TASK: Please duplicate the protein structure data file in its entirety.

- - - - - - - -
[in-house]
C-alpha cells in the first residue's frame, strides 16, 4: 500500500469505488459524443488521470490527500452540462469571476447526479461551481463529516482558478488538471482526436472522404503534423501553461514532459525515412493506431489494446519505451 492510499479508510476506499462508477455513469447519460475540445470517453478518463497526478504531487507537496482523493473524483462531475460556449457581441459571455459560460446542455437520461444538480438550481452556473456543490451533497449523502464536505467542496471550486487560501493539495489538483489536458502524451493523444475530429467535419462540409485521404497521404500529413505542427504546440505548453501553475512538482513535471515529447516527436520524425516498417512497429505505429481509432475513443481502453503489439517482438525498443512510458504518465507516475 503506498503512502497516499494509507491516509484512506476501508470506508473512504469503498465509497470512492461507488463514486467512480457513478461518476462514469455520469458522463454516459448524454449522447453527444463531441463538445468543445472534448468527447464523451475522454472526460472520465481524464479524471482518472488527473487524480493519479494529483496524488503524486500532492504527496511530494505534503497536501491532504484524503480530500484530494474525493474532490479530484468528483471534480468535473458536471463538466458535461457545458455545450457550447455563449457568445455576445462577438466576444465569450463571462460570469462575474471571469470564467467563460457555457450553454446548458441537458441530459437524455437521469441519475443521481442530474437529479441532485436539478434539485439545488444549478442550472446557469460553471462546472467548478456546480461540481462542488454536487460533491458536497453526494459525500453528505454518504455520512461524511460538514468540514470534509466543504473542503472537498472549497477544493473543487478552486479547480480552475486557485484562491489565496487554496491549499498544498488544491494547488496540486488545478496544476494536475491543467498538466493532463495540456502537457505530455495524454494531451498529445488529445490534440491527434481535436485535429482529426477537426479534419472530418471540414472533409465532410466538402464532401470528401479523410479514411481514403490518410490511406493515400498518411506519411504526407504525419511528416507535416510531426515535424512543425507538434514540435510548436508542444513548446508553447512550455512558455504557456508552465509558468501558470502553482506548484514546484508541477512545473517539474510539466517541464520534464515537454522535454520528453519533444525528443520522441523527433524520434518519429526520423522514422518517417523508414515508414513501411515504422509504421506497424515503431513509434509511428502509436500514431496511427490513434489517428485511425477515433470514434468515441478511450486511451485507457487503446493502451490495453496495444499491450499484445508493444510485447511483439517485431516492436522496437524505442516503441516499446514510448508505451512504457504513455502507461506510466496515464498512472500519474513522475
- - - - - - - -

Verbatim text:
[in-house]
C-alpha cells in the first residue's frame, strides 16, 4: 500500500469505488459524443488521470490527500452540462469571476447526479461551481463529516482558478488538471482526436472522404503534423501553461514532459525515412493506431489494446519505451 492510499479508510476506499462508477455513469447519460475540445470517453478518463497526478504531487507537496482523493473524483462531475460556449457581441459571455459560460446542455437520461444538480438550481452556473456543490451533497449523502464536505467542496471550486487560501493539495489538483489536458502524451493523444475530429467535419462540409485521404497521404500529413505542427504546440505548453501553475512538482513535471515529447516527436520524425516498417512497429505505429481509432475513443481502453503489439517482438525498443512510458504518465507516475 503506498503512502497516499494509507491516509484512506476501508470506508473512504469503498465509497470512492461507488463514486467512480457513478461518476462514469455520469458522463454516459448524454449522447453527444463531441463538445468543445472534448468527447464523451475522454472526460472520465481524464479524471482518472488527473487524480493519479494529483496524488503524486500532492504527496511530494505534503497536501491532504484524503480530500484530494474525493474532490479530484468528483471534480468535473458536471463538466458535461457545458455545450457550447455563449457568445455576445462577438466576444465569450463571462460570469462575474471571469470564467467563460457555457450553454446548458441537458441530459437524455437521469441519475443521481442530474437529479441532485436539478434539485439545488444549478442550472446557469460553471462546472467548478456546480461540481462542488454536487460533491458536497453526494459525500453528505454518504455520512461524511460538514468540514470534509466543504473542503472537498472549497477544493473543487478552486479547480480552475486557485484562491489565496487554496491549499498544498488544491494547488496540486488545478496544476494536475491543467498538466493532463495540456502537457505530455495524454494531451498529445488529445490534440491527434481535436485535429482529426477537426479534419472530418471540414472533409465532410466538402464532401470528401479523410479514411481514403490518410490511406493515400498518411506519411504526407504525419511528416507535416510531426515535424512543425507538434514540435510548436508542444513548446508553447512550455512558455504557456508552465509558468501558470502553482506548484514546484508541477512545473517539474510539466517541464520534464515537454522535454520528453519533444525528443520522441523527433524520434518519429526520423522514422518517417523508414515508414513501411515504422509504421506497424515503431513509434509511428502509436500514431496511427490513434489517428485511425477515433470514434468515441478511450486511451485507457487503446493502451490495453496495444499491450499484445508493444510485447511483439517485431516492436522496437524505442516503441516499446514510448508505451512504457504513455502507461506510466496515464498512472500519474513522475